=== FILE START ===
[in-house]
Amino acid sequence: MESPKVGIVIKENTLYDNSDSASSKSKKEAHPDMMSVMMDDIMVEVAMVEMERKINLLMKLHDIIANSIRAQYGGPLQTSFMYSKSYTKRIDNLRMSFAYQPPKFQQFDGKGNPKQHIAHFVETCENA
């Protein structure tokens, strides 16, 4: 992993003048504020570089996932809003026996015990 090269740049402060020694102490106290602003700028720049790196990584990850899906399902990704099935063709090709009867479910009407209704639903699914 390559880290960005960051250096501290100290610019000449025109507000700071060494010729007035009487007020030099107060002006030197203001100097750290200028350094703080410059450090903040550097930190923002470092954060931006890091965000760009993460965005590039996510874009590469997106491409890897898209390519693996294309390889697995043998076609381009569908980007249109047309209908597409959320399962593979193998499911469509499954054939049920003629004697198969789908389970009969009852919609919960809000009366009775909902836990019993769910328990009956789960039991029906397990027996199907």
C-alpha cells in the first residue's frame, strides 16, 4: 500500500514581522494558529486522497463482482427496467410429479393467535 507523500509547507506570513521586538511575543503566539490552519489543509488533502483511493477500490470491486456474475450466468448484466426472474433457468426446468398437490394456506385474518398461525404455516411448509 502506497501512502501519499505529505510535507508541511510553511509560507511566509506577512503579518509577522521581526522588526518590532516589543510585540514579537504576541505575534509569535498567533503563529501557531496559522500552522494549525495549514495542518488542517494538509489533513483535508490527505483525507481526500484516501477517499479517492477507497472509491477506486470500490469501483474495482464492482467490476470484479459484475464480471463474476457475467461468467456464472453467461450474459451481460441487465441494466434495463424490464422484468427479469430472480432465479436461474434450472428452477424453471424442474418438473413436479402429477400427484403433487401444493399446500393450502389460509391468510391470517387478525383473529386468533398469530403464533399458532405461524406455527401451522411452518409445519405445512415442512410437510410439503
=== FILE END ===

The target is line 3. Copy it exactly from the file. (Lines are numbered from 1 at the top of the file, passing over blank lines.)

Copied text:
């Protein structure tokens, strides 16, 4: 992993003048504020570089996932809003026996015990 090269740049402060020694102490106290602003700028720049790196990584990850899906399902990704099935063709090709009867479910009407209704639903699914 390559880290960005960051250096501290100290610019000449025109507000700071060494010729007035009487007020030099107060002006030197203001100097750290200028350094703080410059450090903040550097930190923002470092954060931006890091965000760009993460965005590039996510874009590469997106491409890897898209390519693996294309390889697995043998076609381009569908980007249109047309209908597409959320399962593979193998499911469509499954054939049920003629004697198969789908389970009969009852919609919960809000009366009775909902836990019993769910328990009956789960039991029906397990027996199907």